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Battery module availability could make-or-break energy storage providers, Eguana Tech says

Schematic for Eguana Tech’s Enduro storage system. Image: Eguana Technologies.

Supply chain disruptions caused by the COVID-19 pandemic hit Canada-headquartered residential and small commercial battery storage company Eguana Technologies’ sales figures hard, the company has said. 

The company sells its own branded range of battery systems using both lithium iron phosphate (LFP) and nickel manganese cobalt (NMC) cells as well as supplying to customers that use Eguana products in their own energy storage systems. In reporting its quarterly financial results for the period ending 30 June 2021 (Q3 2021 according to Eguana’s financial year reporting), the company said gross margins on its energy storage systems were up significantly, but sales volumes were also down. 

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Gross margins were at 6.3% for the year-to-date 2021 at CA$251,895, compared to 1.1% for the nine months up to the end of June 2020 (CA$59,312). Meanwhile, product sales were down for that period by 28%, from CA$5,572,415 for 729 units sold in September 2019 to June 2020 to CA$4,007,321 for 458 units sold in nine months up to the end of June 2021. 

Company management said that this was down to “a result of continued supply chain disruption and raw material delivery delays due to COVID-19. It expects to see a continuation of quarterly fluctuations in revenues, with the pandemic remaining a factor, along with what Eguana called variability in timing of customer purchase decisions and market growth rates. It has used proceeds of a private placement to enable it to shore up its inventory by moving from batch manufacturing to flow manufacturing. 

The company’s net losses for the year-to-date over three quarters stood at just over CA$7.9 million compared to CA$6.26 million in the equivalent period last year, which had been a 154% jump over the equivalent period in 2019. Having never managed to make a profit so far and having accumulated a deficit of nearly CA$85 million, Eguana admitted that its ability to continue as a going concern depends on ability to complete equity or debt financings as well as turning its sales and engineering services operations into profitable ones.

“The Covid-19 supply disruptions have had an acute impact on shipping costs, depressing product gross margins. We estimate that under normalised shipping conditions, product gross margins would have been approximately 11% and should continue to trend upwards as volumes increase and cost reduction programs continue,” CEO Justin Holland said.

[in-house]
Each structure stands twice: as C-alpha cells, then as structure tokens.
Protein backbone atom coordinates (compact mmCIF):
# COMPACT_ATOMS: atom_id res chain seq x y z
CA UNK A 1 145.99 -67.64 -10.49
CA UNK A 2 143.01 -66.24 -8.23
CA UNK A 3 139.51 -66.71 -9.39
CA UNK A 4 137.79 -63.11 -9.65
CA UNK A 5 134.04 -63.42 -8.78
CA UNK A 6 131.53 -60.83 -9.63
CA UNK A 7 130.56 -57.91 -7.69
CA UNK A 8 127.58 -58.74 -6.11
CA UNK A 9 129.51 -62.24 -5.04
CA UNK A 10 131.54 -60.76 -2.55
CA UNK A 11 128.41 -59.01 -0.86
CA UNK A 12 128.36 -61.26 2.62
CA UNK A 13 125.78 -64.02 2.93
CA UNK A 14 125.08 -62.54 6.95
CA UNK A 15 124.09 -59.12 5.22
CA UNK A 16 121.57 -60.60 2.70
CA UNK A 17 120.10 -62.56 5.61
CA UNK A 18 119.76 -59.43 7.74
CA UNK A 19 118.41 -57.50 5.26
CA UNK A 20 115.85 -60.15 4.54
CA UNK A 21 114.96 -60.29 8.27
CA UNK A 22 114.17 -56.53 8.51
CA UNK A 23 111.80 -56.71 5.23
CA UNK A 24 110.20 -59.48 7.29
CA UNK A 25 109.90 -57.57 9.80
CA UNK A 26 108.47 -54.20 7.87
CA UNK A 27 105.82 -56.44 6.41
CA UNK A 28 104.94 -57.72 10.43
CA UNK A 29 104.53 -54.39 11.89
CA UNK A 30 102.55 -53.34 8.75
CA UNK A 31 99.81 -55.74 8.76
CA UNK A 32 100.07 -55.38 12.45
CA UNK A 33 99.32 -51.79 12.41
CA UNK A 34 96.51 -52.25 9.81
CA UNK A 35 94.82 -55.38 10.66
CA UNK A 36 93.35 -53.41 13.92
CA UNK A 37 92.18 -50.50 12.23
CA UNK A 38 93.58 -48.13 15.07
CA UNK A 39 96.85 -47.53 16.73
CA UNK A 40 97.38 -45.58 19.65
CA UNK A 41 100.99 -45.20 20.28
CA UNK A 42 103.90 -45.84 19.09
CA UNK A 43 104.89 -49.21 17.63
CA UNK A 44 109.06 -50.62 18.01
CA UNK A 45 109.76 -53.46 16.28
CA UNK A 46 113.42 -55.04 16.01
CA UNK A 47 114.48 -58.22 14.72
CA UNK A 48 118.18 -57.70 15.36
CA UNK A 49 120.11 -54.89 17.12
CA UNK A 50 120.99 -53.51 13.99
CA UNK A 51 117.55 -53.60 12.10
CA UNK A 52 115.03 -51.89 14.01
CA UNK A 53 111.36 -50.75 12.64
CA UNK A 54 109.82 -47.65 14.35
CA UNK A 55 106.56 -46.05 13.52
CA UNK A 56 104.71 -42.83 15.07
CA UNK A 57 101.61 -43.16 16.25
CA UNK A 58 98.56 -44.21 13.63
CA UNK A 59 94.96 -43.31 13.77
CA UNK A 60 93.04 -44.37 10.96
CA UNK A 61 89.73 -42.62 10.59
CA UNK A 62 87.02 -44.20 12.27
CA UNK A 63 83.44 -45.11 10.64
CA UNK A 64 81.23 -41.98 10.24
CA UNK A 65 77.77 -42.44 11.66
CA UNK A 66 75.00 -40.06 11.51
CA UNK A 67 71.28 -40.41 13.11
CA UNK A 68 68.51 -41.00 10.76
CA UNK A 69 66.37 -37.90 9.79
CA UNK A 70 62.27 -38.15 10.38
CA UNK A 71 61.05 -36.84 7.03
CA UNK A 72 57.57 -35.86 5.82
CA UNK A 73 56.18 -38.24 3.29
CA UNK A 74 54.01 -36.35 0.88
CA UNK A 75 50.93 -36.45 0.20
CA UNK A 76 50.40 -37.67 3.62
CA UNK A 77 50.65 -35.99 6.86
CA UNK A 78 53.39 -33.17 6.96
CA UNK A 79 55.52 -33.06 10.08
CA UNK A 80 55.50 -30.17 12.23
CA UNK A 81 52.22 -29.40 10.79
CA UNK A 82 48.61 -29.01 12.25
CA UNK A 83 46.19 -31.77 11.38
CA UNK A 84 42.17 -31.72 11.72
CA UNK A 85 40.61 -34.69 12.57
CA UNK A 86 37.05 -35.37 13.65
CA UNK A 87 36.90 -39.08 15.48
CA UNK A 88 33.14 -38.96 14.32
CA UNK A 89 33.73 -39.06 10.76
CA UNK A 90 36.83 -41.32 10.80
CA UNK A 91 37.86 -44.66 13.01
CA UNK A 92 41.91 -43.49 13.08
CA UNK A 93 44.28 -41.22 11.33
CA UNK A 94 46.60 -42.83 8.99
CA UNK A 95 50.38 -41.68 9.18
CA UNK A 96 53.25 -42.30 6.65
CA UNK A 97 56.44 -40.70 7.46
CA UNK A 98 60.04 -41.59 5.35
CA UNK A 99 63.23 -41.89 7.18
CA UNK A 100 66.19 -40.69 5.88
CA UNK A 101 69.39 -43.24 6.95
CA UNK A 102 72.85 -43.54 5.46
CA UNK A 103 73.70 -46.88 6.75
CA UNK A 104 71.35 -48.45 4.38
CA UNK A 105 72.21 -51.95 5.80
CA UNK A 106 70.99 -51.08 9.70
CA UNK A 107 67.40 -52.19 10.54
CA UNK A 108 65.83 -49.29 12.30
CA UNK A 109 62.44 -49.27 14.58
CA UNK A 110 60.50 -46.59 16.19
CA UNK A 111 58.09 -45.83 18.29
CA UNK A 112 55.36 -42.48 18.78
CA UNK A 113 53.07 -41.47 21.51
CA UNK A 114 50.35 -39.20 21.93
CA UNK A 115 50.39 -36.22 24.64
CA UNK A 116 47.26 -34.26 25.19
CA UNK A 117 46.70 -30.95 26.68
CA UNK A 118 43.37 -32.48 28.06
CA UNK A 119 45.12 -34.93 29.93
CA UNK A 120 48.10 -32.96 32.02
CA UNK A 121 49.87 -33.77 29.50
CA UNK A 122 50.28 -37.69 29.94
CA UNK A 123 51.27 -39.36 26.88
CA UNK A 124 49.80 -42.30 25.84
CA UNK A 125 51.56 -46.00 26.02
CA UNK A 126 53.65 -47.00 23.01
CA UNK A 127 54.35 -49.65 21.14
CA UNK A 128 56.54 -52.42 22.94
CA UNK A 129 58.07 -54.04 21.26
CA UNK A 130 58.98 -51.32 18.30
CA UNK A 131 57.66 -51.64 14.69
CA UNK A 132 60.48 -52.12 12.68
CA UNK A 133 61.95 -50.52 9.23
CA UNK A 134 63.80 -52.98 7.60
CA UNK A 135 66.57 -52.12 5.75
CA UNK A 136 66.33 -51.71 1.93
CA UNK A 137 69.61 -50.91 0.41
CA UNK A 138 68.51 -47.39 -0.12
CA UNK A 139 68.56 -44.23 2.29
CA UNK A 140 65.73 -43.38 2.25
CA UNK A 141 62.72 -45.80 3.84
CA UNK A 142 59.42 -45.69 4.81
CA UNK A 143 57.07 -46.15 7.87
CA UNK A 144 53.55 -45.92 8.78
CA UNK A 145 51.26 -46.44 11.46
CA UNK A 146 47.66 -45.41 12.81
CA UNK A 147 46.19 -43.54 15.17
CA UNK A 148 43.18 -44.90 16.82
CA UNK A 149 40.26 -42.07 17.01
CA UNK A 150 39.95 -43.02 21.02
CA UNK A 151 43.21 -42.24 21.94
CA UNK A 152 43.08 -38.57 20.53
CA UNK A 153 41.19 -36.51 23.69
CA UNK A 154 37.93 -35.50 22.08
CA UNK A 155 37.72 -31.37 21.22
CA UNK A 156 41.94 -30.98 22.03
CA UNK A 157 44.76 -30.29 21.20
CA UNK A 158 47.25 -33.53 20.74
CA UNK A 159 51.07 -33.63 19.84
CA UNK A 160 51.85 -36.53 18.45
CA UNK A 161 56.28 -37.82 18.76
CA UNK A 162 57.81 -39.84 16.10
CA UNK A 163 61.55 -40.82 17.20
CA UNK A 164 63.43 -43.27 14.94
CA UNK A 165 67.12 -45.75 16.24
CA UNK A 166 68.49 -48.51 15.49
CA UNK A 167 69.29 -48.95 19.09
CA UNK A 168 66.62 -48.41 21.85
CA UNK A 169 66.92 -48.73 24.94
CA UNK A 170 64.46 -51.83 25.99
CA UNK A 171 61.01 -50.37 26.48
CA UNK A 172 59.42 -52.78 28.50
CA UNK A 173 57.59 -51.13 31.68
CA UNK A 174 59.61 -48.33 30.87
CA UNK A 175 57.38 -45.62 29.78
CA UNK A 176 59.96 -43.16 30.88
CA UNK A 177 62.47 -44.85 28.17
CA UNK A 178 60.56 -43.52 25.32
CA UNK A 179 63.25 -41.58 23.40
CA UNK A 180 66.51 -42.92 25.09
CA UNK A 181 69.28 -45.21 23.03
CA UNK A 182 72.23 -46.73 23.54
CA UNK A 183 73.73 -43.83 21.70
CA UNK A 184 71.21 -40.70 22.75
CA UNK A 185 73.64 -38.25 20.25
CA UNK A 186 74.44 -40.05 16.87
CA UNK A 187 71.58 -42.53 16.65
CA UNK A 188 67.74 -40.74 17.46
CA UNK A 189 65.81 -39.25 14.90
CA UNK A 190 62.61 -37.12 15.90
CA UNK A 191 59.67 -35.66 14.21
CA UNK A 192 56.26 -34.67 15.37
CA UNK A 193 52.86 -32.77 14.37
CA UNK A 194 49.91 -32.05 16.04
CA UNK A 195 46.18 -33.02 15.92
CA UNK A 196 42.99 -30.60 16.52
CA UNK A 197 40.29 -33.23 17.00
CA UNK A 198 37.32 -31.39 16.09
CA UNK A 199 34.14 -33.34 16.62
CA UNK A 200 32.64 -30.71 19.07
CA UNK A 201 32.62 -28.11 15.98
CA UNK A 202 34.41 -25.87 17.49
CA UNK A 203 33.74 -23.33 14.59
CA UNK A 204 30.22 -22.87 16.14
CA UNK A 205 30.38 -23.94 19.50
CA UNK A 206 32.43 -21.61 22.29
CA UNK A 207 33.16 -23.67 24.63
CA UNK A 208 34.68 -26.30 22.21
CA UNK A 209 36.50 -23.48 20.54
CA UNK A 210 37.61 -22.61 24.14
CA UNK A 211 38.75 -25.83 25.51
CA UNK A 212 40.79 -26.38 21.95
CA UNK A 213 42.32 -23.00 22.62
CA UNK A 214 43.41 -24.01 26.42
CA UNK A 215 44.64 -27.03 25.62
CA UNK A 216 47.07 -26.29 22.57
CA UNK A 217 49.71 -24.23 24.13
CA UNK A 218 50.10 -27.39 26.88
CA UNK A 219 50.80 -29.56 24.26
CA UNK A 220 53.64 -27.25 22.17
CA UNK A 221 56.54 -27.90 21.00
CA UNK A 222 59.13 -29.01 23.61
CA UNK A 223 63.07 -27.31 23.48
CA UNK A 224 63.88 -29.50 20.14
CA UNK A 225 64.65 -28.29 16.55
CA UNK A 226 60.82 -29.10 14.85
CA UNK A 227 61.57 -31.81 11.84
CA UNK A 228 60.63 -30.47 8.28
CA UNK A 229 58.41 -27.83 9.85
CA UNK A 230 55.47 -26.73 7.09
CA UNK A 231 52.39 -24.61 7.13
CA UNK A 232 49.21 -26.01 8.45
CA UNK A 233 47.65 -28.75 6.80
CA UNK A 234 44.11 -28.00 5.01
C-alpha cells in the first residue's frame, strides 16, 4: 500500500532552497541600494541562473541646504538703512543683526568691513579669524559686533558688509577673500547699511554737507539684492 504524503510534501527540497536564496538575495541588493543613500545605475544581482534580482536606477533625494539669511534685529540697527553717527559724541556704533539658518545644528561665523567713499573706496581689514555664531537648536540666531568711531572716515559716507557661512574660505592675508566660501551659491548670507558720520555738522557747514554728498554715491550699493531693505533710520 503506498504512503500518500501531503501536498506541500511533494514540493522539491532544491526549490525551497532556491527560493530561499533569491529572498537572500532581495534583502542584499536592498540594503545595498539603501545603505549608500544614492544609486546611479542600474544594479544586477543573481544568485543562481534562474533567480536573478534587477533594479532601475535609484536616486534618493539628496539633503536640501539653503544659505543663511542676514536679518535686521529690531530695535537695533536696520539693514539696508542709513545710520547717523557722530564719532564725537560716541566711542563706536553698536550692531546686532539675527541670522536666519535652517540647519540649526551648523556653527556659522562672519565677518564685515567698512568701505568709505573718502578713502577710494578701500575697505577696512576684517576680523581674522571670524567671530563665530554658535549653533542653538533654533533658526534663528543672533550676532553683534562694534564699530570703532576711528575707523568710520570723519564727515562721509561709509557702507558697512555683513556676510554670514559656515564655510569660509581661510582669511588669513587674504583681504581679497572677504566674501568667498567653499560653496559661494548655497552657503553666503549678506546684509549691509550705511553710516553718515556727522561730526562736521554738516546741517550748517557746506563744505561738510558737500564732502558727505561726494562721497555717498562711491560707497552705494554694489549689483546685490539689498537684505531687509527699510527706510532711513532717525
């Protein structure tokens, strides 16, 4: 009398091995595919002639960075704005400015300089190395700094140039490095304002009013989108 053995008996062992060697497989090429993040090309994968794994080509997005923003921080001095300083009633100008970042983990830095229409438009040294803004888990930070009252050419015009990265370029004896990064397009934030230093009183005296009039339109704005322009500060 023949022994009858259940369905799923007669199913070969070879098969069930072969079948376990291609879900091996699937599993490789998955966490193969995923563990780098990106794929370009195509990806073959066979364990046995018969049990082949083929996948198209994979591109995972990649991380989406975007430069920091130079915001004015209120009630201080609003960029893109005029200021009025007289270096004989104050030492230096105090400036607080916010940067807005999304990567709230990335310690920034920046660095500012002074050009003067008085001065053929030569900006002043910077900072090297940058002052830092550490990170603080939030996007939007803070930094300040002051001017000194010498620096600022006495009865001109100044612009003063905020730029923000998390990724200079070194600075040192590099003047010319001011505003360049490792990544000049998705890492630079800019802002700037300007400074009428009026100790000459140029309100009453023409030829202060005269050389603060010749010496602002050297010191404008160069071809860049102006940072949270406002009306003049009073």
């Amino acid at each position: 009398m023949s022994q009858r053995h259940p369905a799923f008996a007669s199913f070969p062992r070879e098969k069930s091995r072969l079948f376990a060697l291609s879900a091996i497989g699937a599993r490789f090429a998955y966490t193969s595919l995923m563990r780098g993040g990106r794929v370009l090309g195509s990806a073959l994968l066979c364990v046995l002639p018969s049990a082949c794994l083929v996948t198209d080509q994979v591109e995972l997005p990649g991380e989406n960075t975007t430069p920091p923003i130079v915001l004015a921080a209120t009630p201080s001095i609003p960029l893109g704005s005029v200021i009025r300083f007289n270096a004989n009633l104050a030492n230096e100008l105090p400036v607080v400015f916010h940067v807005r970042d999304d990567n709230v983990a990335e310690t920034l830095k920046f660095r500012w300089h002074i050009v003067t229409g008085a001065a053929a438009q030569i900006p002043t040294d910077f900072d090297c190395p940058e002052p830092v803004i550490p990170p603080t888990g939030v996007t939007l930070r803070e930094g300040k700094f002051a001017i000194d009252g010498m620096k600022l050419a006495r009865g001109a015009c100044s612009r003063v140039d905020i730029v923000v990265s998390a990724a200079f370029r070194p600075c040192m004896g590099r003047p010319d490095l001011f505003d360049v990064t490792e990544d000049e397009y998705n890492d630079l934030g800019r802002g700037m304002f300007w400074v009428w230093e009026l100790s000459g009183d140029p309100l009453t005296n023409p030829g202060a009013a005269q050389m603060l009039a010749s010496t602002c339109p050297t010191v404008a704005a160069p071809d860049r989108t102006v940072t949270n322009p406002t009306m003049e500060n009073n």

Company hopes VPPs, flexible manufacturing strategy, can turn around fortunes

Some recent highlights that the company will be hoping start to turn around its fortunes include the first order in a total US$3.6 million booking from the Hawaiian Electric company for an Emergency Demand Response Program, which the utility formed to help mitigate shortfalls in electricity as a result of a planned coal power plant closure. 

Eguana also wants to expand the terms of its partnership with Japanese conglomerate ITOCHU in key markets like California and Australia and has entered into negotiations with an unnamed “multi-national battery company” to supply storage systems under a white label manufacturing arrangement. Eguana is hoping its systems will be more widely used in various virtual power plant (VPP) programmes around the world, is developing its own battery management system (BMS) and has doubled manufacturing capacity. 

The COVID-19 pandemic is particularly impacting circuit board component and semiconductor chip supply chains, while growth in related industries like electric vehicles (EVs) is driving up demand for a limited supply of chips. Having used its private placement money to strategically build raw material and component inventory, Eguana is hoping to reduce long-term impacts. Eguana also has its own control platforms for battery storage systems, making it less dependent on outside suppliers than some competitors. 

“While Covid-19 supply disruptions continue to create challenges, Eguana has successfully demonstrated its ability to engineer component flexibility, a key competitive advantage of our advanced power controls that we expect to help offset the on-going supply disruptions,” Eguana CEO Justin Holland said. 

However, company management believes that availability of battery modules will be “the defining success factor for residential and commercial energy storage manufacturers”. It is pinning at least some of its hopes in that regard on a partnership with Norwegian battery manufacturing startup Freyr and its technology partner, semi solid advanced lithium battery tech company 24M. 24M, a spin-out from MIT labs, has signed a number of partnership deals with companies in the space that have spied its potential in the last couple of years. 

“The 24M technology is targeted to deliver a 30%-40% reduction in battery costs versus current available technology. Itochu has brought multiple 24M licensees to the table and completing the BMS architecture is a key milestone to opening up future battery channels and cost savings for Eguana products,” Holland said. 

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